# Electric Energy Sources and Representations

Sources : In circuit analysis, the goal is to start with a connected set of circuit elements such as resistors, capacitors, operational amplifiers, and other devices, and to find the voltages across and currents through each element, additional quantities, such as power dissipated, are often computed. To energize the circuit, sources of electric energy must be connected. Sources are modeled in various ways.

One convenient classification is to consider constant (dc) sources, sinusoidal (ac) sources, and general time-varying sources. The first two are of interest in this section.

DC Sources : Some sources, such as batteries, deliver electric energy at a nearly constant voltage, and thus they are modeled as constant voltage sources. The term dc sources basically means directcurrent sources, but it has come to stand for constant sources as well. Figure shows the standard symbol for a dc source. Other sources are modeled as dc current (or constant-current) sources. Figure (b) and c show the symbols used for these models.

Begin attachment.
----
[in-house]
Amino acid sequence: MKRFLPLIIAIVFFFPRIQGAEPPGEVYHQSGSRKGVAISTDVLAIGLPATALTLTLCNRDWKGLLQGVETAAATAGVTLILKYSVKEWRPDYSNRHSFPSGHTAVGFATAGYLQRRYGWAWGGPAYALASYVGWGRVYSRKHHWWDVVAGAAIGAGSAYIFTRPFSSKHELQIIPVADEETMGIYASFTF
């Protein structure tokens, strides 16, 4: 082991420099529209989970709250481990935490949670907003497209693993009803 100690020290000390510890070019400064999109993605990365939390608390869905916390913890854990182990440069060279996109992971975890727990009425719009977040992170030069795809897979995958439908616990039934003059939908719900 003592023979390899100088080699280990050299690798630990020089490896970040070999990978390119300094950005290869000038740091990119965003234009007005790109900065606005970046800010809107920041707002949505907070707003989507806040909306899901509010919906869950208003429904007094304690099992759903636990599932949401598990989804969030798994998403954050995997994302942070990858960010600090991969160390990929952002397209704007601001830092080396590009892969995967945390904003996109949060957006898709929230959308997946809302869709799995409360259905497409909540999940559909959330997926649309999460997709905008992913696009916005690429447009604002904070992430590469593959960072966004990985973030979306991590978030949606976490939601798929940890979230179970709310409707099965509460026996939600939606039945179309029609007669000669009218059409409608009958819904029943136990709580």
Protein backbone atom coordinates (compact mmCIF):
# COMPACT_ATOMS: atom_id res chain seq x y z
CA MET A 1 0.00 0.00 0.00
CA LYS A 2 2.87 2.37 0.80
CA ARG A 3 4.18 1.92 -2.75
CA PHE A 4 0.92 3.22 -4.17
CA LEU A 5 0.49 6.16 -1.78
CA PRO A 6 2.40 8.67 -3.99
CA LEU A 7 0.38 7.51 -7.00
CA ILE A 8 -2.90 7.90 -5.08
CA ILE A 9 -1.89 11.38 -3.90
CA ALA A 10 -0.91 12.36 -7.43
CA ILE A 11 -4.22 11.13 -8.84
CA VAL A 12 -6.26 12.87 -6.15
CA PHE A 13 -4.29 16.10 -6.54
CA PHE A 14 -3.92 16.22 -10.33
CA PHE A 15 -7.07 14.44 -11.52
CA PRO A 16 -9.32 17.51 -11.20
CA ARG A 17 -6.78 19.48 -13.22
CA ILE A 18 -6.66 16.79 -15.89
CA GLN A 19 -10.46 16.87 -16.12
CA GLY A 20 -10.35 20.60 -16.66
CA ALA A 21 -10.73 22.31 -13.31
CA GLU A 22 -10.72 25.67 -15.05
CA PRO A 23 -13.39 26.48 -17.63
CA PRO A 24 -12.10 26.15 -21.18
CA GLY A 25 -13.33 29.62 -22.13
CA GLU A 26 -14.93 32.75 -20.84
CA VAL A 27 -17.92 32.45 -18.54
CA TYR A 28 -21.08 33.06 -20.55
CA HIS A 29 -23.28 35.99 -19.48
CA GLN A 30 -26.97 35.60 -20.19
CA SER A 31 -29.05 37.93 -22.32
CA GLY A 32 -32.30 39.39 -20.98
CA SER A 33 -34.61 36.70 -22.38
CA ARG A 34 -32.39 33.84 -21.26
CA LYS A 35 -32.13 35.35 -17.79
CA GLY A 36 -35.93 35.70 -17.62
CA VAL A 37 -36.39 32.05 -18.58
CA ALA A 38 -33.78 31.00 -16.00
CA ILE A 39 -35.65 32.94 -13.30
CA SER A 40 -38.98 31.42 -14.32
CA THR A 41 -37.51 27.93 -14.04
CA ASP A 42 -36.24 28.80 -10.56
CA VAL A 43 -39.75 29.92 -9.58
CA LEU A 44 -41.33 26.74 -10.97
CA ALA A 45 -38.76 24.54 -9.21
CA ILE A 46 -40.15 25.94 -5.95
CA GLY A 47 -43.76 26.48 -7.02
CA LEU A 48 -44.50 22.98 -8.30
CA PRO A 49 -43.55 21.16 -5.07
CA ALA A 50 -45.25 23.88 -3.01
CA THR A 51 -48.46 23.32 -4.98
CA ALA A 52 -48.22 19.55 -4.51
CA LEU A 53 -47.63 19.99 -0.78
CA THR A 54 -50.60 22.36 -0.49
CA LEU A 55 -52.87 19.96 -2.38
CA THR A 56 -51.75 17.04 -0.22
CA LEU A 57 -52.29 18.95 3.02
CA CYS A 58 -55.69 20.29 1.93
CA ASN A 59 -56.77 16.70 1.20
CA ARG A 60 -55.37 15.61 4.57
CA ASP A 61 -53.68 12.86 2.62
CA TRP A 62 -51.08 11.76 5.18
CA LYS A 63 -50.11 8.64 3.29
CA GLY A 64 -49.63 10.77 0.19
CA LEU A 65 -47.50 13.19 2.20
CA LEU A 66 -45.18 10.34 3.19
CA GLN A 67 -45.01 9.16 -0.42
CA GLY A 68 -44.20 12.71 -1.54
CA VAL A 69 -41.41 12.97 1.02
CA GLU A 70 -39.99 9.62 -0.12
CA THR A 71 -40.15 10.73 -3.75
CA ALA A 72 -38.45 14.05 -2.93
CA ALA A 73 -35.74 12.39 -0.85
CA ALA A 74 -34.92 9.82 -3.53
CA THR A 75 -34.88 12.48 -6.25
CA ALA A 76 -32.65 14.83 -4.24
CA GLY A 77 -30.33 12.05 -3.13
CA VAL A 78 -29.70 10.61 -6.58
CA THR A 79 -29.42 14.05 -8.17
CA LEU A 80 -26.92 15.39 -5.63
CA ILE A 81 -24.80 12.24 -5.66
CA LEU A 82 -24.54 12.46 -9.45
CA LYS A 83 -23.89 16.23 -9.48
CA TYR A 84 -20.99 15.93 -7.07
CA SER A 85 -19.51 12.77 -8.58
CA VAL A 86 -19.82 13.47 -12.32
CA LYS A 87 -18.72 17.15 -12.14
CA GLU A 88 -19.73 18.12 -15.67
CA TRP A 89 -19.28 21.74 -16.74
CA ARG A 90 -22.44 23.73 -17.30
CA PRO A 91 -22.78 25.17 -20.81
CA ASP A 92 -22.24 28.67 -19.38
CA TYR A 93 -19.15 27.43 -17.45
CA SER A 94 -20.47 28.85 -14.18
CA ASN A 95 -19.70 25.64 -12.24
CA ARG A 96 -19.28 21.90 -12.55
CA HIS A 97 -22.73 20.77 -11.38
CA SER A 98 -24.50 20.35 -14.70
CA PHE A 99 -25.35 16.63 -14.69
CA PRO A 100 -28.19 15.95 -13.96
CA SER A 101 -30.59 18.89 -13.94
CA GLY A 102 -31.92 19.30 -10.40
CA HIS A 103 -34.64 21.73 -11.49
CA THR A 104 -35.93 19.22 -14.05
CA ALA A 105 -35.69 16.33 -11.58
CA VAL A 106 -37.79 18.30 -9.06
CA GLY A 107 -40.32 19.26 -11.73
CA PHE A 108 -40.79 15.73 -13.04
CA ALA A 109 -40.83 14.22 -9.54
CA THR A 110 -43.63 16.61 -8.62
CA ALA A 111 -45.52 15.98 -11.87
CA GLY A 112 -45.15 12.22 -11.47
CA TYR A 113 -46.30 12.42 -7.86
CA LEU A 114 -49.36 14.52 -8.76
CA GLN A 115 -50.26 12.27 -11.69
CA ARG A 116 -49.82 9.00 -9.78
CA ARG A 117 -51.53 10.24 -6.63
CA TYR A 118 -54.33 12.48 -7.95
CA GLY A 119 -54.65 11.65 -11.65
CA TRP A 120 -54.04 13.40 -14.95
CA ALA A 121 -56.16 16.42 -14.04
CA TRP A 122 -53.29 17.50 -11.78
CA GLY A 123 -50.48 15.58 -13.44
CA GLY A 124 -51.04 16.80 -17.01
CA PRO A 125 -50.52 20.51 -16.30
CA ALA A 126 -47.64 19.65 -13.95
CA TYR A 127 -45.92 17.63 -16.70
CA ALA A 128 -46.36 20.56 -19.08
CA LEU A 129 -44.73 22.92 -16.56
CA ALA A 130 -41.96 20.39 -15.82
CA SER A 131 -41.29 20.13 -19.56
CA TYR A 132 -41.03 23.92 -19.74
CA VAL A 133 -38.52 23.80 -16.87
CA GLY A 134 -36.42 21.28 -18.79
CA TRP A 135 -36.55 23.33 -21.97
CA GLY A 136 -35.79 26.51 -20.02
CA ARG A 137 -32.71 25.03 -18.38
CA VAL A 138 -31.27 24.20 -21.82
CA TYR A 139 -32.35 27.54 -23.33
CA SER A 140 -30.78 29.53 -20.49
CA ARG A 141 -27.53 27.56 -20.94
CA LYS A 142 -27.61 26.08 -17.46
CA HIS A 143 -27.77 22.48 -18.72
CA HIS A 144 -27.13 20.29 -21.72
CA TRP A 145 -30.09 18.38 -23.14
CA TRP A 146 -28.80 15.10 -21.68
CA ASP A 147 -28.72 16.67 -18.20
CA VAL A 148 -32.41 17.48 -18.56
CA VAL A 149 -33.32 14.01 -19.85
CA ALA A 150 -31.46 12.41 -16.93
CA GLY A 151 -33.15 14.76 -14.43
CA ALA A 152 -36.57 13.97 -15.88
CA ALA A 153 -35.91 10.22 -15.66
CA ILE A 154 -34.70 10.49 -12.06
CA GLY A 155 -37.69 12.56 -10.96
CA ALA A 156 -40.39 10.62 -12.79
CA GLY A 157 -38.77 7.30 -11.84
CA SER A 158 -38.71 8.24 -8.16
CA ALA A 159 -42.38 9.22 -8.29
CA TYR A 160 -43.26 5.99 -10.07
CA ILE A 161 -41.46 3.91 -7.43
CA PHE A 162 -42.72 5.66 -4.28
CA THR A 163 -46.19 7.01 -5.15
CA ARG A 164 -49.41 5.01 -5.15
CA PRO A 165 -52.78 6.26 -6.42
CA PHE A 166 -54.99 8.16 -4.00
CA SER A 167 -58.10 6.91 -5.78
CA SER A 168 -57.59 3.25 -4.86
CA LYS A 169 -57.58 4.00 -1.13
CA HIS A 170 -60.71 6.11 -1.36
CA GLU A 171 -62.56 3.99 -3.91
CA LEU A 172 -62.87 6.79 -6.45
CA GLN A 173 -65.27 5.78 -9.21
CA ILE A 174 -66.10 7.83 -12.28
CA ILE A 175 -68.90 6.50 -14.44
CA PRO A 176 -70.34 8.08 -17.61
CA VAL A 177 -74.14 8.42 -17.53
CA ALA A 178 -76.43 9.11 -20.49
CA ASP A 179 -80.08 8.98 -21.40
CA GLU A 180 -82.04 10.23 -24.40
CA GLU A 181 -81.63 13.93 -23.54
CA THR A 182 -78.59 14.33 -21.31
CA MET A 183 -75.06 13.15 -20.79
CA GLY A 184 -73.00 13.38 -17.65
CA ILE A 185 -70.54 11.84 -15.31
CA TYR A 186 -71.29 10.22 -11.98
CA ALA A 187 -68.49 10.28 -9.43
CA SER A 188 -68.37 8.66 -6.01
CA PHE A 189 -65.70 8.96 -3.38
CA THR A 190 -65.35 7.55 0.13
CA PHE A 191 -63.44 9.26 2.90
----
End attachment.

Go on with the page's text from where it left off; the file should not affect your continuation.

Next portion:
AC Sources : Most of the electric energy used in the world is generated, distributed, and utilized in sinusoidal form. Thus, beginning with Charles P. Steinmetz, a German-American electrical engineer, much effort has been devoted to finding efficient ways to analyze and design circuits that operate under sinusoidal excitation conditions. Sources of this type are frequently called ac (for alternating current) sources. Figure shows the standard symbol for an ac source. The most general expression for a voltage in sinusoidal form is of the type

v(t) = Vm cos (2πƒt + α) = Vm cos (ωt + α)

and, for a current

i(t) = Im cos (2πƒt + β) = Im cos (ωt + β)

Some writers use sine functions instead of cosine functions, but this has only the effect of changing the angles α and β.

These expressions have three identifying characteristics, the maximum or peak value (Vm or Im), the phase angle (α or β), and the frequency [ƒ, measured in hertz (Hz) or cycles per second, or ω, measured in radians/second]. A powerful method of circuit analysis depends on these observations. It is called phasor analysis.